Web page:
Due to threats of secondary salinization caused by increased saltwater intrusion upstream associated with climate change, this thesis examines how salinity affects the development and oviposition site selection habits of three Oregon coastal breeding amphibians, the Roughskin Newt (Taricha granulosa), the Northern Red-legged Frog (Rana aurora) and the Pacific Treefrog (Hyliola regilla). Often thought of as freshwater species, I conducted laboratory salt tolerance experiments at 0.1, 1, 2, 5, and 10 ppt and field surveys at coastal wetland sites with these species in order to determine how they are affected by salinity. Laboratory experiments indicated that the Pacific Treefrog may have a salt tolerance that falls between 2-5 ppt, and the Northern Red-legged Frog may have salt tolerance beyond 5 ppt. These species both experienced sublethal developmental effects from salinity concentrations as well as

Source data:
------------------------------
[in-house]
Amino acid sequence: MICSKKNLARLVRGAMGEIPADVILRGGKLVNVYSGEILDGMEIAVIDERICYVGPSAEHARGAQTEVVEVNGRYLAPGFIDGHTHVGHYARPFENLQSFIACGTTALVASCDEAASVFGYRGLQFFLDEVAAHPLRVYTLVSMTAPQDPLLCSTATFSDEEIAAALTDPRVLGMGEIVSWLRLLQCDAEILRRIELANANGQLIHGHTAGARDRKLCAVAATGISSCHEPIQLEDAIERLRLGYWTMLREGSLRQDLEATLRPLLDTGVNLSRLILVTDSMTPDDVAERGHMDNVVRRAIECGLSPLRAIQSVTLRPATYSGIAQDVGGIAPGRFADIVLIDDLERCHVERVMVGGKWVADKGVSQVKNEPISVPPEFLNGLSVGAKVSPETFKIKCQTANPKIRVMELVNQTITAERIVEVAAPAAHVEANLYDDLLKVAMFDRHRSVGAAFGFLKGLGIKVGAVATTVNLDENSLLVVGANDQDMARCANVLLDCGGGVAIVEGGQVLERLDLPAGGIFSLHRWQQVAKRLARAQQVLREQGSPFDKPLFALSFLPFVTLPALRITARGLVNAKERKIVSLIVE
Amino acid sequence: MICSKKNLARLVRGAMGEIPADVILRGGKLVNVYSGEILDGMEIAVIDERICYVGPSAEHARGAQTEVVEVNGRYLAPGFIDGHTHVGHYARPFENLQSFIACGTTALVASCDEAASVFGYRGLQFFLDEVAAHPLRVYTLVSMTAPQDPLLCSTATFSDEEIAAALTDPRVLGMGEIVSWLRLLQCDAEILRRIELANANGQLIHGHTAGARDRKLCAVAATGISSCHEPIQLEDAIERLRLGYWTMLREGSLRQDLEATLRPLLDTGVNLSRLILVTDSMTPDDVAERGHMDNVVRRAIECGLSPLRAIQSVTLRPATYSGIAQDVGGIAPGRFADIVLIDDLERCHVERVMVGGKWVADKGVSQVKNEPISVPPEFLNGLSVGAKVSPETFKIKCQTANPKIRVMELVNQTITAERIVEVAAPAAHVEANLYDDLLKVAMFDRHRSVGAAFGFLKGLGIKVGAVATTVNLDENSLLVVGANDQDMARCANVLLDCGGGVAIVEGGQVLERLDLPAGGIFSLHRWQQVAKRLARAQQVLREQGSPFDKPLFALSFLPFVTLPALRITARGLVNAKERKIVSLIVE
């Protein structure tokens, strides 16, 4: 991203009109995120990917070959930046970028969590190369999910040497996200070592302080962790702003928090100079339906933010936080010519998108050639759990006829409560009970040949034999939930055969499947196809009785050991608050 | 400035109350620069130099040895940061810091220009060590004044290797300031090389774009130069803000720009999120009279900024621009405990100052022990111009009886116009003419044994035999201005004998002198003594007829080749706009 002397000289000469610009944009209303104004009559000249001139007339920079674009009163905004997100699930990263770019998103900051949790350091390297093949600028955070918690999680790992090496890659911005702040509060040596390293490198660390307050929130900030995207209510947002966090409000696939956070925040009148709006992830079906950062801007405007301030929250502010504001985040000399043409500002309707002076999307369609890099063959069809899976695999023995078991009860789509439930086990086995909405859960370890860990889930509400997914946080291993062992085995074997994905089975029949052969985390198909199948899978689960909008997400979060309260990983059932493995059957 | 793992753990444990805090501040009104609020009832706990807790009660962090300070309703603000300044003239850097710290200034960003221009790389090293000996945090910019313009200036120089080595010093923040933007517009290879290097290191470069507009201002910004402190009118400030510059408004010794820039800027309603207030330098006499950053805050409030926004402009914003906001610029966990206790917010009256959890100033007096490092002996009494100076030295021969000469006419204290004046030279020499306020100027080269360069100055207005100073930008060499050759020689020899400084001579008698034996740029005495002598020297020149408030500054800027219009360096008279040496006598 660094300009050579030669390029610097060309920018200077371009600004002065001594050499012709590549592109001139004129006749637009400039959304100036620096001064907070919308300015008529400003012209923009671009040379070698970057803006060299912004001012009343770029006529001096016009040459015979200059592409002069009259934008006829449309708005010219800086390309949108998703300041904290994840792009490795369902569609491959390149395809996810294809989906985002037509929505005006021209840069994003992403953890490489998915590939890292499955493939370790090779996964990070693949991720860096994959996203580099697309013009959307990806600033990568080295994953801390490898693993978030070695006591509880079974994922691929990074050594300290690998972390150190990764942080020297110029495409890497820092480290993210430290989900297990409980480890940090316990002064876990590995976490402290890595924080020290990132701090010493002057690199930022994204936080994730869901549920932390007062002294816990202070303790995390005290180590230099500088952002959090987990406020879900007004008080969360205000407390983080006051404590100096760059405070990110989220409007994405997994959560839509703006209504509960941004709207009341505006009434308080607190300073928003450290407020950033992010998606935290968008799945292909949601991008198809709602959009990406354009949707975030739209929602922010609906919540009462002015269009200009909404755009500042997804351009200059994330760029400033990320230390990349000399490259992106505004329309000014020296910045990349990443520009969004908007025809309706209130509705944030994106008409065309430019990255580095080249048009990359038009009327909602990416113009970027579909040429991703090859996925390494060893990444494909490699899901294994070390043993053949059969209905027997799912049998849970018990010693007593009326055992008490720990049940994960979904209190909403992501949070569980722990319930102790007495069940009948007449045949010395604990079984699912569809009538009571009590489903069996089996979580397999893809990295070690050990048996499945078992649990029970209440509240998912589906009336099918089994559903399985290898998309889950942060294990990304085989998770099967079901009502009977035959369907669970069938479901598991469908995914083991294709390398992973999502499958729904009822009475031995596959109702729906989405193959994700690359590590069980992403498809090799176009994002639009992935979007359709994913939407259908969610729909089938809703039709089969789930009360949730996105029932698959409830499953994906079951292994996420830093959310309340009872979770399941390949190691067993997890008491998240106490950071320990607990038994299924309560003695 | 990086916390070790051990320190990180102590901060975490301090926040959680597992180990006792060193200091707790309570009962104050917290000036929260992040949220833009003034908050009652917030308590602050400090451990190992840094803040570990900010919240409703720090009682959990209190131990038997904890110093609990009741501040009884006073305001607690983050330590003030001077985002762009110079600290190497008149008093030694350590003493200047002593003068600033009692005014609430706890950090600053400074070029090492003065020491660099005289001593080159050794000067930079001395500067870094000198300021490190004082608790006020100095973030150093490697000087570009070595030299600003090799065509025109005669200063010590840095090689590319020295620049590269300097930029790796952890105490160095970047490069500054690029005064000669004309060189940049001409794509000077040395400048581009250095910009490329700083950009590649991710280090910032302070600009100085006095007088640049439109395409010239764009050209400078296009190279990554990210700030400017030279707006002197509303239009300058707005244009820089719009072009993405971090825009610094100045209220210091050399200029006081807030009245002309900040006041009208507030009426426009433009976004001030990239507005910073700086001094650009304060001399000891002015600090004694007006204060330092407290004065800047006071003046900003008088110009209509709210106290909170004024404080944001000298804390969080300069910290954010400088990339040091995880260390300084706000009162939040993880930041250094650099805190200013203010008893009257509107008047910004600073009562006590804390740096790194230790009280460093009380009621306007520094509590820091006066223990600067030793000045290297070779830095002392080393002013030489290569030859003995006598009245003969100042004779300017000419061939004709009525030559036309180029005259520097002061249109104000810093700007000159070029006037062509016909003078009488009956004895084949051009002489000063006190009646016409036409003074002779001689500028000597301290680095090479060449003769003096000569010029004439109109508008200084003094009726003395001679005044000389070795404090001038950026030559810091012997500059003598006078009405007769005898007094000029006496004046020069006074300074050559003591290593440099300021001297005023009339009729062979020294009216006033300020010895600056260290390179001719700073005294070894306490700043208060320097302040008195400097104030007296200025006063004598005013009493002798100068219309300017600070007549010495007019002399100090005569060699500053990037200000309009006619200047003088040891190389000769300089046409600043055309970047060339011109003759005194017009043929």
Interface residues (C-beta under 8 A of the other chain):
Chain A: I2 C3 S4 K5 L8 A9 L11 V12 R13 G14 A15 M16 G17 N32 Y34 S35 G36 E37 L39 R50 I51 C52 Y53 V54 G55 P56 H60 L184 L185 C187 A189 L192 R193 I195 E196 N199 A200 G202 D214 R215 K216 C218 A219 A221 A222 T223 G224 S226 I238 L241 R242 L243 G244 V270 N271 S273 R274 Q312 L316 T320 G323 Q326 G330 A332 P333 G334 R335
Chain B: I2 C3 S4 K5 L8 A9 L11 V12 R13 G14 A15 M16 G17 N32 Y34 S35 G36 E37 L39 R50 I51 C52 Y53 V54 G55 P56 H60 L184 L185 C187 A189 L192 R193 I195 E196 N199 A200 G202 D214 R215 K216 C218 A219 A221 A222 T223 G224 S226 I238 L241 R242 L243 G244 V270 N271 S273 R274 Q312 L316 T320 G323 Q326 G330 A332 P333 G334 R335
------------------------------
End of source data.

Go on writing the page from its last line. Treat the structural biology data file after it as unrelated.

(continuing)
lethal effects from heightened salinity treatments. Field surveys corroborated these results and suggest that the Northern Red-legged frog can tolerate salt and may have chemosensory ability to distinguish between brackish and fresh waters, while the Pacific Treefrog did not display any ability to distinguish between these two. While laboratory experiments were not conducted on the Roughskin Newt, field surveys indicated that they showed behavioral preference for fresh water and a possible chemosensory ability to detect water salinity. These results suggest that all study species may experience population declines in the future associated with secondary salinization.